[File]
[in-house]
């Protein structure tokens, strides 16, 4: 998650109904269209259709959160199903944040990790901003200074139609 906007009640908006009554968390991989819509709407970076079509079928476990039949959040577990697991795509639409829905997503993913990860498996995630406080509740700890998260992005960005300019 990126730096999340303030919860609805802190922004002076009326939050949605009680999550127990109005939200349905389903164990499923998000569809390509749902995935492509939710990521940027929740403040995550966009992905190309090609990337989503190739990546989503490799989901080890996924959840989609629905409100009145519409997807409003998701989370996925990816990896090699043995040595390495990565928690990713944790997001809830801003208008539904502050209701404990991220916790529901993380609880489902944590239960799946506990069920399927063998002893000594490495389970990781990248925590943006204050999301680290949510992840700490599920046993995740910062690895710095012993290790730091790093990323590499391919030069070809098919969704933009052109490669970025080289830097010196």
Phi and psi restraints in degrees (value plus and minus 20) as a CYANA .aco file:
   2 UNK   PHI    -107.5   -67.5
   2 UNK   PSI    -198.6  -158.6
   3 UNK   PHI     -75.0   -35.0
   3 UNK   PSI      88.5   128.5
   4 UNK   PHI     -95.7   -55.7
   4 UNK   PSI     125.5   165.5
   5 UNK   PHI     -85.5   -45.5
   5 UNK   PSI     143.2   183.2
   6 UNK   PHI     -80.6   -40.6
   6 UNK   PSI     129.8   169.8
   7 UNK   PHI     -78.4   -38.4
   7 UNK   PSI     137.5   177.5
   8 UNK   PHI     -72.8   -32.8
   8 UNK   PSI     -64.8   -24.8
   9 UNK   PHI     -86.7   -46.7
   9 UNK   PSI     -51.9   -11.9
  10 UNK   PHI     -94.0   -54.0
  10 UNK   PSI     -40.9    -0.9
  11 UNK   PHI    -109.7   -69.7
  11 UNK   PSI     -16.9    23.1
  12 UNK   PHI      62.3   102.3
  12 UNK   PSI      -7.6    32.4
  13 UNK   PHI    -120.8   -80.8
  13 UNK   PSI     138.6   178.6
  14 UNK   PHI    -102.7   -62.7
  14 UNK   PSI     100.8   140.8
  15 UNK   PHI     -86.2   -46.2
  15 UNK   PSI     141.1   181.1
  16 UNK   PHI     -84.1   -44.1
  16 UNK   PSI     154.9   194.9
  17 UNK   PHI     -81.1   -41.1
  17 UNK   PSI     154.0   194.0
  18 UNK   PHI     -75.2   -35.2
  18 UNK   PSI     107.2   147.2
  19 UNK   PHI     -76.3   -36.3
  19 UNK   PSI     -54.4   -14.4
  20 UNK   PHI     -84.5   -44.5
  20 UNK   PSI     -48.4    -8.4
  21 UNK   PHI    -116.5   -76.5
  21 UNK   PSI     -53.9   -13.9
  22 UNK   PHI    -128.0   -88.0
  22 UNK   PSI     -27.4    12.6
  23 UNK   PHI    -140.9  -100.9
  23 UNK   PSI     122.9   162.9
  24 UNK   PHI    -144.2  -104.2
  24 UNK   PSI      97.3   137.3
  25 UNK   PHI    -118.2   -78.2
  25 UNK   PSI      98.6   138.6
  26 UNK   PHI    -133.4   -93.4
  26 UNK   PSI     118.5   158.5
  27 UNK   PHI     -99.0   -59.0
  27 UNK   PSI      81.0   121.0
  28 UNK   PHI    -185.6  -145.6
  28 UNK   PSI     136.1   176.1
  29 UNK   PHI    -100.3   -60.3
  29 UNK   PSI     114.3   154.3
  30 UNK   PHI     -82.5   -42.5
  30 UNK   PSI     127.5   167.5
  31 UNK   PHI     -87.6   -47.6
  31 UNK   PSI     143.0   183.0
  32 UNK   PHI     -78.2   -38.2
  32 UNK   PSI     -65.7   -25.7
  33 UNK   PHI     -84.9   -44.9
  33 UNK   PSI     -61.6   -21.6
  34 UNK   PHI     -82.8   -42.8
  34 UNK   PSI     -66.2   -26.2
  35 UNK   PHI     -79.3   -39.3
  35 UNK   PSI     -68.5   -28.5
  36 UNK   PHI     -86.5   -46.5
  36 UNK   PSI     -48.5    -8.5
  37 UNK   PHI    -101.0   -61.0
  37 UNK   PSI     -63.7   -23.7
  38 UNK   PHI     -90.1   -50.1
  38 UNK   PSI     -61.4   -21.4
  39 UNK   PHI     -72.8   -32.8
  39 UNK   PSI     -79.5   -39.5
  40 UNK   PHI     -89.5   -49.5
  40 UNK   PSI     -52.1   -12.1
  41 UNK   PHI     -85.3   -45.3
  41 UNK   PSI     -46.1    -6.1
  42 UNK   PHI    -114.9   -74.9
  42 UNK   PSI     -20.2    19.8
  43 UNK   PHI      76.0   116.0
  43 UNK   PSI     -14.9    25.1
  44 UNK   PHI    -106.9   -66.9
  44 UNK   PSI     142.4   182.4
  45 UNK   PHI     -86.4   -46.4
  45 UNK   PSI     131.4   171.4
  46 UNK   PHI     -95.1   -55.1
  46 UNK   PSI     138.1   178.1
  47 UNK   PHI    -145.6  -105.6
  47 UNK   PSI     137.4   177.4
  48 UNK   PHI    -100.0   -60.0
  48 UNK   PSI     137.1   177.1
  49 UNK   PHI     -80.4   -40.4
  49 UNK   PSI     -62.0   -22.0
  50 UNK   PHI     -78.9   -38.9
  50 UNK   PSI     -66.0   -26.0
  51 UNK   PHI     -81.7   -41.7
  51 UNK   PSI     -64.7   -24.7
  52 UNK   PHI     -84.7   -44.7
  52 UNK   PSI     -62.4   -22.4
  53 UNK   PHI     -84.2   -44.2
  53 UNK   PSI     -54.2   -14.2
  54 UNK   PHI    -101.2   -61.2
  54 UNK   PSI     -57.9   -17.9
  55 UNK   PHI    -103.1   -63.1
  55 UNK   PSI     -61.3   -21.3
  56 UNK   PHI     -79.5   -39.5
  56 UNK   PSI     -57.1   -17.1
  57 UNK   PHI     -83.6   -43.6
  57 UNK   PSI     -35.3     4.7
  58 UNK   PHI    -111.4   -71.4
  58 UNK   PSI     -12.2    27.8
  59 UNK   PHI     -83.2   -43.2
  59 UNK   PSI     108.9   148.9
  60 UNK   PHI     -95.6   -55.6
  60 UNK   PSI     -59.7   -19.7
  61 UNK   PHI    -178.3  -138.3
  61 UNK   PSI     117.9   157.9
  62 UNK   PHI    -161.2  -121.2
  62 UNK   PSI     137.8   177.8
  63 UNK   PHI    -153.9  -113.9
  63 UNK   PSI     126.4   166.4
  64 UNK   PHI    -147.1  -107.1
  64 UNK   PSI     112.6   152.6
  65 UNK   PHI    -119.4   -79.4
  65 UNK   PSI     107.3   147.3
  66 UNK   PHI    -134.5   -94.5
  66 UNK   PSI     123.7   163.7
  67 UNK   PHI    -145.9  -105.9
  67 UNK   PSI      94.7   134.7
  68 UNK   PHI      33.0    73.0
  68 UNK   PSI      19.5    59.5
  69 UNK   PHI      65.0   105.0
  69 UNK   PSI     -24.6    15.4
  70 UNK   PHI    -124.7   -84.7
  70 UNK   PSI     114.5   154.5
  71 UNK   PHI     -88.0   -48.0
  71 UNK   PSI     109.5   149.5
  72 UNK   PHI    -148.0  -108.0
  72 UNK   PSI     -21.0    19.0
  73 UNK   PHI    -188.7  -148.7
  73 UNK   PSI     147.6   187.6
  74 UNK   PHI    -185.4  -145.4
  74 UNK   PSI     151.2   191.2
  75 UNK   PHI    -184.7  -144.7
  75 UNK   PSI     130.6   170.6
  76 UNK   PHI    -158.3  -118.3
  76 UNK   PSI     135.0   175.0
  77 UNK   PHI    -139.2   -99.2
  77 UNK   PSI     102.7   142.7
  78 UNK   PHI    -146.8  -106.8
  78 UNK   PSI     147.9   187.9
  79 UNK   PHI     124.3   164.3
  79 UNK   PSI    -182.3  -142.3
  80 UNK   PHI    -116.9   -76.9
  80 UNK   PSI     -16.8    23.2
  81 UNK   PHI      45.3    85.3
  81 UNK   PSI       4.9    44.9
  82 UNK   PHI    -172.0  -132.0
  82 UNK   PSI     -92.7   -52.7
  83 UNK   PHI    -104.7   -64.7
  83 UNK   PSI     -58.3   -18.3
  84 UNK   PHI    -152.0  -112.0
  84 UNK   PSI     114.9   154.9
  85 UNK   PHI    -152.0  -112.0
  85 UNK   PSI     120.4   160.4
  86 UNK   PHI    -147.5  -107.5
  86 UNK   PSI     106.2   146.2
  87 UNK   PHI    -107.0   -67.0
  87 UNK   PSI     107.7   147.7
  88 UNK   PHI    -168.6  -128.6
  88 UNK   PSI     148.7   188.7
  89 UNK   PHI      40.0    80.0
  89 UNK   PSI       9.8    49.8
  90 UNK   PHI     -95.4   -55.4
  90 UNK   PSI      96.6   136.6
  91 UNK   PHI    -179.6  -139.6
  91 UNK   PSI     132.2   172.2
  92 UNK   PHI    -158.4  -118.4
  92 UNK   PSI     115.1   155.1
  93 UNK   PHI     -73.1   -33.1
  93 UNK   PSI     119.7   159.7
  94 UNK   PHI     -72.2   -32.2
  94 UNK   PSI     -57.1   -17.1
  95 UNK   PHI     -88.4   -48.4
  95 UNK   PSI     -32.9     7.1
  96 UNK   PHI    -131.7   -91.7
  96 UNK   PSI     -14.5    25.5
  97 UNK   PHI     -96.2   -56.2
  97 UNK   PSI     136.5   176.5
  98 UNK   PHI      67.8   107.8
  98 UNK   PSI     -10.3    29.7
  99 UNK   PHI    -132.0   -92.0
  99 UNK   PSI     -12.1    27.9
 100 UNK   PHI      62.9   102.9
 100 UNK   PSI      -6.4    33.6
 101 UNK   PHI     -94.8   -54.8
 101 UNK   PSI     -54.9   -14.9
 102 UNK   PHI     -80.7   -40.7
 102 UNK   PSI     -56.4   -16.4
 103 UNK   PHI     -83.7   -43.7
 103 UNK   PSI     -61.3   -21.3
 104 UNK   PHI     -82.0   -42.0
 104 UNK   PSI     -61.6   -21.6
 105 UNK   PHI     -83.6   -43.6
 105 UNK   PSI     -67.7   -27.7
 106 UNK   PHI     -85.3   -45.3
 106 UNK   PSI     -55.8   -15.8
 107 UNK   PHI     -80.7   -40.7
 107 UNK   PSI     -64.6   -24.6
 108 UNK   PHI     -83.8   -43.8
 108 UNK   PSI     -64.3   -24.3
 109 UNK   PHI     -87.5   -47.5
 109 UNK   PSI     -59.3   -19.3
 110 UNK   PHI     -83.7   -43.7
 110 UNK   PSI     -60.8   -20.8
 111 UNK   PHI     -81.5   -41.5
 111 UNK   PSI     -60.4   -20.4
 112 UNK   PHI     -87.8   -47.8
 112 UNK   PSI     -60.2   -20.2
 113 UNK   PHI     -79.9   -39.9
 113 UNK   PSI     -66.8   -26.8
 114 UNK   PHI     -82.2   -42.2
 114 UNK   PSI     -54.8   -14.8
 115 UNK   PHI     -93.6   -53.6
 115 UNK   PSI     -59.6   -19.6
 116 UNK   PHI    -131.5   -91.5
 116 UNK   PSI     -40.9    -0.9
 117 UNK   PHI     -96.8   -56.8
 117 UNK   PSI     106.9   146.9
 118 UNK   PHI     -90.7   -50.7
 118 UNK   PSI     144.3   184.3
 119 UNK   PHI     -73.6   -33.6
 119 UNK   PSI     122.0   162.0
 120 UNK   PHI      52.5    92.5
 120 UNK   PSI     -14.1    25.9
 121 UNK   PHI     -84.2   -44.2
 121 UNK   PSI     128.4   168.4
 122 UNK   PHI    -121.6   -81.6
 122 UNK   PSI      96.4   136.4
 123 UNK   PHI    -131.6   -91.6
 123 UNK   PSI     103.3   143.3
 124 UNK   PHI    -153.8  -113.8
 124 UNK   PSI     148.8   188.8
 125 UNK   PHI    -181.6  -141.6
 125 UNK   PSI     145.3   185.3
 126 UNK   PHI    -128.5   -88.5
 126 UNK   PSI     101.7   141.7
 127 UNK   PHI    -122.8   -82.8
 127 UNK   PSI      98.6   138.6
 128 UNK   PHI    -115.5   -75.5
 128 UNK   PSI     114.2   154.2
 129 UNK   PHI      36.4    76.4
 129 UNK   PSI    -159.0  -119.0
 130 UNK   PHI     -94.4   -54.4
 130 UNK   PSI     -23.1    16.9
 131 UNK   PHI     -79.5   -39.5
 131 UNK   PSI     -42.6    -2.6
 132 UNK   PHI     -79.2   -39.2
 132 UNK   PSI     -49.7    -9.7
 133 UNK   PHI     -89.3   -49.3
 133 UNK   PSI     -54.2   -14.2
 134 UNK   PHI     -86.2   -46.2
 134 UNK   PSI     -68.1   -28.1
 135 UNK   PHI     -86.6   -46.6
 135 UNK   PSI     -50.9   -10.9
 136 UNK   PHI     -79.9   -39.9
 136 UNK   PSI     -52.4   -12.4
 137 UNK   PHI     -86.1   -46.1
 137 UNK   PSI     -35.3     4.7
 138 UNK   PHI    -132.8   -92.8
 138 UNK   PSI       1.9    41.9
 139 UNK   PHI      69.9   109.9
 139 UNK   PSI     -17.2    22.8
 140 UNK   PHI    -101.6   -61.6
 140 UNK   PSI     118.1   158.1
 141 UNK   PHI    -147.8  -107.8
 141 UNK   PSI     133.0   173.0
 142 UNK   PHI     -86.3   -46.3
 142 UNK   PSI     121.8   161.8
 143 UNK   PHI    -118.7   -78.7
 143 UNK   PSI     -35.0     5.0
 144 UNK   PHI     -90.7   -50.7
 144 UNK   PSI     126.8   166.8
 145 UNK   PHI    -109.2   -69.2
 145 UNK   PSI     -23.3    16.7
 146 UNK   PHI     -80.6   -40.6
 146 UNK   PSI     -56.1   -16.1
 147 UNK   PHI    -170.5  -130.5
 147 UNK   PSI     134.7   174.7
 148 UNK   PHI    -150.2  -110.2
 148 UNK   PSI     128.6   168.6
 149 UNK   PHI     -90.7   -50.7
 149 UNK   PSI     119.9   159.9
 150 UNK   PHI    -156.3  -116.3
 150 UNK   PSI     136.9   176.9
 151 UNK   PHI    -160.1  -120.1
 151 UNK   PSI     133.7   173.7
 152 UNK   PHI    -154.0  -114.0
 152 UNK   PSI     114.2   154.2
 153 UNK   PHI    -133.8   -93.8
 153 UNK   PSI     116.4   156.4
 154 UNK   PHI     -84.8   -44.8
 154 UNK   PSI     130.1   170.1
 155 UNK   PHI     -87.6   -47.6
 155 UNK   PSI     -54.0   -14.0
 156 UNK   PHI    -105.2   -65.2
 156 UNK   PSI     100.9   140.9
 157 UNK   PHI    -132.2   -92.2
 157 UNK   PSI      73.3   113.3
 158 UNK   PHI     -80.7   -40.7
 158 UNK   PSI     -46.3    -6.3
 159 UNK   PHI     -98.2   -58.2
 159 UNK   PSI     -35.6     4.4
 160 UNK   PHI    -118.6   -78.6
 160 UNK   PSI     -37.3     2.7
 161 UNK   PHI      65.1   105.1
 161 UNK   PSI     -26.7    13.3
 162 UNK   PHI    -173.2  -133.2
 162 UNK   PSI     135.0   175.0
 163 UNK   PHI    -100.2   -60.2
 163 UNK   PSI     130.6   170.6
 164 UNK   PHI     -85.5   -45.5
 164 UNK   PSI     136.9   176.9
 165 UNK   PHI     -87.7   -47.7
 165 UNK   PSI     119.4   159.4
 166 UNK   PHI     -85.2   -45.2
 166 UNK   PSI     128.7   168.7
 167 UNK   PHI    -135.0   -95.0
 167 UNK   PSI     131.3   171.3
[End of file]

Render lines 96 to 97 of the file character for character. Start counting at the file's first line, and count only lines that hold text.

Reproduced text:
  48 UNK   PHI    -100.0   -60.0
  48 UNK   PSI     137.1   177.1